Haifa is unique among Israeli cities in a variety of ways, and this description can be extended to the city’s public transit. Haifa has Israel’s only and the Middle East’s first subway system, which has the additional distinction of being the smallest subway system in the world. Haifa also has Israel’s first bus rapid transit network and is even considering complementing these modes with cable cars.
The Carmelit was opened in 1958. At 1.1 miles long with just 6 stations, it is the world’s smallest subway. However, this distinction has not garnered ridership, as annual ridership tallies only came out to about 732,000 passengers in 2012. This is because the city has expanded in such a way that the Carmelit does not serve the needs of most citizens. The system was closed in 1986 for an extensive renovation, and some suggested that it would not be worthwhile to reopen the subway, but the Carmelit did reopen in 1992. Since then, proposals have been made to expand the system, but none have come to fruition. Most recently, the Carmelit was shut down again after a fire at the Paris Square station caused significant damage to one of the trains and the tunnel. A request for tenders to repair the system has been issued but service is suspended until that work is tendered and completed.
Buses within Haifa are operated solely by Egged. Following the opening of the HaMifratz and Hof HaCarmel bus stations on the city’s outskirts in 2002 and 2003 respectively, the old Central Bus Station at Bat Galim was closed and bus routes were reorganized to serve the new bus stations instead. In addition, intercity routes now terminate at these outlying terminals, so they do not have to run through the congested downtown to reach the old station. Combined with the Carmel Tunnels that opened underneath the city in 2010, this arrangement allows many passengers to bypass downtown and reach their destinations more directly.
More recently, the Metronit, the Haifa area’s bus rapid transit system, opened to passengers on August 16, 2013. The 25 mile long network has three lines and extends to the suburbs of Kiryat Motzkin, Kiryat Ata, Kiryat Yam, Kiryat Hayim, and Kiryat Shmuel. The Metronit uses dedicated lanes with signal prioritization for much of its length. Passengers also pay their fares prior to boarding the buses, which reduces dwell times. Unlike the local intracity services that are operated by Egged, Metronit is operated by a subsidiary of the Dan Bus Company.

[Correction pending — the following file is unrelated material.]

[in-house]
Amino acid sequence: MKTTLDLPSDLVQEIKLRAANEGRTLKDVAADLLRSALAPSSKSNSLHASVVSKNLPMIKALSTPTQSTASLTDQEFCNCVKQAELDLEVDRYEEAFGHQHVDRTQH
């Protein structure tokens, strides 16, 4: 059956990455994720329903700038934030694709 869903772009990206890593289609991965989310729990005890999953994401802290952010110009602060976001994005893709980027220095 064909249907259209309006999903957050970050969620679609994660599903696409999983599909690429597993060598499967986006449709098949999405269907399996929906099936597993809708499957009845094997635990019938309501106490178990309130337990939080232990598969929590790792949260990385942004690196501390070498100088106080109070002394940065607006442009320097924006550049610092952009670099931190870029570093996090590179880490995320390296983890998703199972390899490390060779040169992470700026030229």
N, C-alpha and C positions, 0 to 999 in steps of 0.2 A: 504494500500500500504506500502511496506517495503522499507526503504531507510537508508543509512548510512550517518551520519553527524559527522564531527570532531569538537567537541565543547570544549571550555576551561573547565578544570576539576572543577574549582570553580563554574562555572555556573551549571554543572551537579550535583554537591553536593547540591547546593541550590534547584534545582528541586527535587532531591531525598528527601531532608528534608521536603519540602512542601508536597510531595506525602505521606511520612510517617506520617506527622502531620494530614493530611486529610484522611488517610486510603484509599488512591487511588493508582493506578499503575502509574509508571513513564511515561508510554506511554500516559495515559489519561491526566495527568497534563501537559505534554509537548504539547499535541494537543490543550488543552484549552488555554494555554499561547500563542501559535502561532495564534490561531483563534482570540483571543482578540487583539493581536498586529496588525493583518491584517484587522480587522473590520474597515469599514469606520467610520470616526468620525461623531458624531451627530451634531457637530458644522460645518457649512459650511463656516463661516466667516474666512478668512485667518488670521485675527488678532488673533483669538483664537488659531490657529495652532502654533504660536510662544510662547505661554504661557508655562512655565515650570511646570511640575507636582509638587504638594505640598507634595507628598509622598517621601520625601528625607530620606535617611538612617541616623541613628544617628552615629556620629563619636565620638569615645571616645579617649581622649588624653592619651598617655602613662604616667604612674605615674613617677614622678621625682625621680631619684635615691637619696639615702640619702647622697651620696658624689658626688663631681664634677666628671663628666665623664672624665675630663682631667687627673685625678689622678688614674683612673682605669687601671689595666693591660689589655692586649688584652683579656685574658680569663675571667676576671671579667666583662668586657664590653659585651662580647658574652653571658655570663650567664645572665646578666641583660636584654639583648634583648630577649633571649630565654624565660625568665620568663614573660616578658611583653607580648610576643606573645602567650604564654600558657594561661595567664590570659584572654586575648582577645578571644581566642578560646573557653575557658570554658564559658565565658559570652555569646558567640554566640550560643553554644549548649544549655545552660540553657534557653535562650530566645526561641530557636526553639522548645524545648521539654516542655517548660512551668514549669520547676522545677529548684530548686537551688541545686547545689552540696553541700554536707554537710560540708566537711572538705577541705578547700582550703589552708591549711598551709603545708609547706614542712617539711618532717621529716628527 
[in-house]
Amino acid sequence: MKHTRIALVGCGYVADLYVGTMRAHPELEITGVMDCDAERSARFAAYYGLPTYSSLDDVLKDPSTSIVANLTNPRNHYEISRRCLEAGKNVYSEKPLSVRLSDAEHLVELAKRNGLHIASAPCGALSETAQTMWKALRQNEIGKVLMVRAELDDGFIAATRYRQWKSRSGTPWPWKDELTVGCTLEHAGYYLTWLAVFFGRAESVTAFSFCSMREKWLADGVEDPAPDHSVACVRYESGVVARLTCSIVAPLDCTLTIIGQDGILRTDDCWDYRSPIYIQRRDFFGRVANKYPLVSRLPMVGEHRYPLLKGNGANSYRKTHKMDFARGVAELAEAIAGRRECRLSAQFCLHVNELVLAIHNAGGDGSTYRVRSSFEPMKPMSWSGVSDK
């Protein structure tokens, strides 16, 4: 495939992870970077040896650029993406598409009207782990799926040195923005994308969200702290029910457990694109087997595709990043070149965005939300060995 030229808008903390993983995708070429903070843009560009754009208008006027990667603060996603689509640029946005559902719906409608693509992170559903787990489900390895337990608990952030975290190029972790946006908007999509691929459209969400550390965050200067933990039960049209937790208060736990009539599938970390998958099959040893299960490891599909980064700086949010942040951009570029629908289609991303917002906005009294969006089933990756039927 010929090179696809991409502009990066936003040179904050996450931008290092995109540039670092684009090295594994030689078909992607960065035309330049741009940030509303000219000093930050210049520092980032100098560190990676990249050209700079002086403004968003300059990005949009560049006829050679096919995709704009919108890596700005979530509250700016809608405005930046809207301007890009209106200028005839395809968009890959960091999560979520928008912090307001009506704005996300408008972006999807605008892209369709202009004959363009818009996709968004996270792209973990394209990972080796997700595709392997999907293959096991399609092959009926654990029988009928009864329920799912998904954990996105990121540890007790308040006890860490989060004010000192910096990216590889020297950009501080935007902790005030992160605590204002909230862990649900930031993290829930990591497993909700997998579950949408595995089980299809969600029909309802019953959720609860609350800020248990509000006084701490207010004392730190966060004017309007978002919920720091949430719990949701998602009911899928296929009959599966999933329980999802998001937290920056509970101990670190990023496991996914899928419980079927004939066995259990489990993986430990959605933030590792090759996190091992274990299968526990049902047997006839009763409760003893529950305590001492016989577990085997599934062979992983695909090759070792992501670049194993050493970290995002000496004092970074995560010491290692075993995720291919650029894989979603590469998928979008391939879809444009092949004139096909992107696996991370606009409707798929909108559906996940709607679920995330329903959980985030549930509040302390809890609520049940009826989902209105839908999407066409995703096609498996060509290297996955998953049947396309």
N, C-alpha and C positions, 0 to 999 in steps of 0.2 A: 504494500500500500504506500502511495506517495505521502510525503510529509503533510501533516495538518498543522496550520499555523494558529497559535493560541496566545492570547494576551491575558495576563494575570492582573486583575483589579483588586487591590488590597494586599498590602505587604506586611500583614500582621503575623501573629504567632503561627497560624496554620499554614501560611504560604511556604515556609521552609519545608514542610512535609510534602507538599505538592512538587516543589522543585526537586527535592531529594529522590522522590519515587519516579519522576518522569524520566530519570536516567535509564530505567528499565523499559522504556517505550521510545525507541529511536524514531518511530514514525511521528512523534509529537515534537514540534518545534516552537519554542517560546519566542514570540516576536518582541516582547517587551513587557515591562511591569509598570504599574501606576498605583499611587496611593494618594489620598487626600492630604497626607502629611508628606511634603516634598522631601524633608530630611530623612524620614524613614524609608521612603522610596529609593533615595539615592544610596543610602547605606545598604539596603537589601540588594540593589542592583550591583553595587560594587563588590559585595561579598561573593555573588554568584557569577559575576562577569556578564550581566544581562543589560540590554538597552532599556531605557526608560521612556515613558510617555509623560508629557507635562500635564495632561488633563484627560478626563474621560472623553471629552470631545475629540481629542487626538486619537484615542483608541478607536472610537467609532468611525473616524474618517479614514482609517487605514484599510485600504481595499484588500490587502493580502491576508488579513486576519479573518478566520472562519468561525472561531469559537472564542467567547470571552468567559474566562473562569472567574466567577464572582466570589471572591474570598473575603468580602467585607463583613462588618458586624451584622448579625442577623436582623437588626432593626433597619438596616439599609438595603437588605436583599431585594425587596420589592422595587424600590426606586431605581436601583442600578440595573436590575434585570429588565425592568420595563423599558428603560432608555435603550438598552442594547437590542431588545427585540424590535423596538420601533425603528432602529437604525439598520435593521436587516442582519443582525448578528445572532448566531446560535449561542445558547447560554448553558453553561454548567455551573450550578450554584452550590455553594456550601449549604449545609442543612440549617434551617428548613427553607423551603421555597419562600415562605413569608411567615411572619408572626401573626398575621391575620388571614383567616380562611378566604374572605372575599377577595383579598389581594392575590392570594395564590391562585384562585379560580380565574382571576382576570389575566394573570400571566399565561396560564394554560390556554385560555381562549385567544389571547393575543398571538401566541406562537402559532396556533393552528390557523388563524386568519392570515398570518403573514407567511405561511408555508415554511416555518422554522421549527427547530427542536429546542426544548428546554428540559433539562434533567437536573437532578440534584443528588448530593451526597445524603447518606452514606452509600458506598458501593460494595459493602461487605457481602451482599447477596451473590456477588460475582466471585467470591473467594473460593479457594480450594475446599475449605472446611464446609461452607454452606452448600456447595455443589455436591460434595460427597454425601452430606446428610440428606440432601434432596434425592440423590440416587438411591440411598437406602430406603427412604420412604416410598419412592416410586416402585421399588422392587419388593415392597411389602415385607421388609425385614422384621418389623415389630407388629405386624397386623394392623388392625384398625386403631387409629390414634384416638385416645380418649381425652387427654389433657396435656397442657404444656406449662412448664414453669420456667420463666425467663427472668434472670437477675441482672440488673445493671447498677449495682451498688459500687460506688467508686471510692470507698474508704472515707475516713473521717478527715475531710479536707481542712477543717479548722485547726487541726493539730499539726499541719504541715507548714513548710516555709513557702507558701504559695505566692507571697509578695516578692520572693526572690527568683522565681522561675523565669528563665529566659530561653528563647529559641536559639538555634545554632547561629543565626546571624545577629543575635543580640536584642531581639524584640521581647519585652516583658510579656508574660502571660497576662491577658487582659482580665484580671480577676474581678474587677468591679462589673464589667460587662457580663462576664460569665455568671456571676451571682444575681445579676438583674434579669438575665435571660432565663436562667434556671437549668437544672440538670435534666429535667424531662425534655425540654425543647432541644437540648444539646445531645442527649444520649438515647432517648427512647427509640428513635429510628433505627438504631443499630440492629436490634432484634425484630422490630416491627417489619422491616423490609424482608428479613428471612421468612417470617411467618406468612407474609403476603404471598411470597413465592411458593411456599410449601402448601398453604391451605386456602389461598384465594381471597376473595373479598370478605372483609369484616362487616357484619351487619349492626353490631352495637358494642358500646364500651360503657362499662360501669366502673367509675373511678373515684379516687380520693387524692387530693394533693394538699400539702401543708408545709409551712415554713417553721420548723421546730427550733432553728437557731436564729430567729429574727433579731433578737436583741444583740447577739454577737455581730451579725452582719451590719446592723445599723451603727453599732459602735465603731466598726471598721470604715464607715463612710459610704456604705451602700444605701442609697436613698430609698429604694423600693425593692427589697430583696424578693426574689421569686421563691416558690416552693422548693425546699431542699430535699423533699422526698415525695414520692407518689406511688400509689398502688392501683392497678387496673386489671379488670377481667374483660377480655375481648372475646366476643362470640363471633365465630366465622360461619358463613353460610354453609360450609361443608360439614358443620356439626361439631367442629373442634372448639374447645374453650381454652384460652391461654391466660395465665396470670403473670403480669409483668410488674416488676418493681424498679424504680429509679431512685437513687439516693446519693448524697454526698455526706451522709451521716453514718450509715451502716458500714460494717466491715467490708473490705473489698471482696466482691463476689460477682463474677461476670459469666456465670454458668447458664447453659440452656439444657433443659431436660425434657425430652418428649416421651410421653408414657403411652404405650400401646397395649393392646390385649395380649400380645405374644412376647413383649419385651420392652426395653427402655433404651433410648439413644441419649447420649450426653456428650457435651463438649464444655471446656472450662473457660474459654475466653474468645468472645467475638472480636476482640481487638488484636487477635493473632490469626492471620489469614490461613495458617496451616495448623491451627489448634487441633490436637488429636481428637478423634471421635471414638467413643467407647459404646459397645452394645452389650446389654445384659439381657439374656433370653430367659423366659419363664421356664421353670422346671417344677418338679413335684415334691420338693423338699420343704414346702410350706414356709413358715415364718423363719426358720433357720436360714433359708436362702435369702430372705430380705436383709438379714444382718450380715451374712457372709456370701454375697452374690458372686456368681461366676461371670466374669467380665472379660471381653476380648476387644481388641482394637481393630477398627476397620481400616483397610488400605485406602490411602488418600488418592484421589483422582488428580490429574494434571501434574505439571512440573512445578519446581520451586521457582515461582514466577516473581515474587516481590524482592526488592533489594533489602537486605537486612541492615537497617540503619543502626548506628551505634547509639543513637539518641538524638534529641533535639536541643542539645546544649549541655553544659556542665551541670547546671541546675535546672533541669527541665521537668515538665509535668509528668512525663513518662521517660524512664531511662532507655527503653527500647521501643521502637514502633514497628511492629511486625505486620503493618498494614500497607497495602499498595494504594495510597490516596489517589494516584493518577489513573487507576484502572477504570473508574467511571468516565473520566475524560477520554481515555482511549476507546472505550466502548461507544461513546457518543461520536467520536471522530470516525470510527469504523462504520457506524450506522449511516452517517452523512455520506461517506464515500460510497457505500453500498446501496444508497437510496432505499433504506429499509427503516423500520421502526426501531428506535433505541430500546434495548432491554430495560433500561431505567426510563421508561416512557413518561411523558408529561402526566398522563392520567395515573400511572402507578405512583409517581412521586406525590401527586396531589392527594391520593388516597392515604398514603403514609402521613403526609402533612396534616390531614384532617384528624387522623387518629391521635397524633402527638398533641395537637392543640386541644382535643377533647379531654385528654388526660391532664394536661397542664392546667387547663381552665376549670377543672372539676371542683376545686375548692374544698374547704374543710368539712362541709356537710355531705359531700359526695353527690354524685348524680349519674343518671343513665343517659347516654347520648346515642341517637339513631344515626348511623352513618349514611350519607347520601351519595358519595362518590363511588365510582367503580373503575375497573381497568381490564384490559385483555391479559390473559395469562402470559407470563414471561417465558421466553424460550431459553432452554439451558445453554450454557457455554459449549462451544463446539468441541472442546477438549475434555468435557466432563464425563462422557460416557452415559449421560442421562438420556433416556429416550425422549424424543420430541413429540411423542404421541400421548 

Most Israeli public transportation does not operate during the Jewish Sabbath (sundown Friday to nightfall Saturday) or on Jewish holidays. However, Haifa is unique in offering limited bus service during Shabbat, and the Metronit’s Line 1 has the distinction of being the only 24/7 line in all of Israel. (However, there are exceptions to this, even the Haifa bus lines stop operating on Rosh Hashanah and Yom Kippur.)
The Carmelit is one of the world's smallest subways. If one does considers the Istanbul Tunnel (2 stations, 0.573 km/0.35 miles) to be a part of the larger, sepaprate Istanbul subway, then the Carmelit is the smallest subuway in the world. It is an underground funicular system with 6 stations along a single track, 1.8 km (1.1 miles) line. The system's rolling stock roster consists of just 4 cars and two trains. It takes no more than 8 minutes to ride the entire line. The Carmelit originally opened in 1956, and was closed in 1986 for extensive renovations. It reopened in 1992, but has little ridership (about 2,000 papssengers per day) and has been losing money ever since it reopened in 1992. There have been extension propopsals so that the system would serve a larger part of the city; others have suggested that the Carmelit be shut down entirely. Today, the trains operate about every 10 minutes from 6 AM to 10 PM Sunday-Thursday, 6 AM to 3 PM on Friday and holiday eves, 7 PM or after the Jewish Sabbath ends until 10 PM on Saturdays, 6 AM to 2 PM on Passover eve, 6 AM to 1 PM on Yom Kippur eve, and is closed on Yom Kippur Day. Each station has two platforms on each side of the single track, although at B'nei Tzion and Masada, only one platform (the western platform) is actually in use. At the stations with two usable platforms, passengers board the train from the eastern platform (on the right hand side as the train heads downhill towards Downtown and Paris Square) and exit on the western platform. Each station has an easily recognizable yellow canopy over the stairways leading into the system, with a pylon indication the trains' locations nearby. Stations are not handicapped accessible (the platforms and trains both have stairs) but many station have an escalator for going up. Each train is two cars long. Like on many European systems, doors are manually opened at each station by the push of a button, or they can all be opened by the train operator. The train operator also closes the doors, although he does not operate the train. Both trains begin to move automatically once they have finished their station stops. Because the subway is a funicular, the trains are always either both in motion or both at a stop.
Metronit is the Haifa area's bus rapid transit system. It opened on August 16, 2013 after being constructed at a cost of 1.5 billion NIS (approximately 400 million USD). The Dan Bus Company operates Metronit using a fleet of 90 18.75 meter long MAN NG-363F articulated buses on three routes, each starting in Haifa and operating to the Krayot. Each line features exclusive lanes, off-board payment systems, and traffic signal priority. Thirty million people rode Metronit in its first year.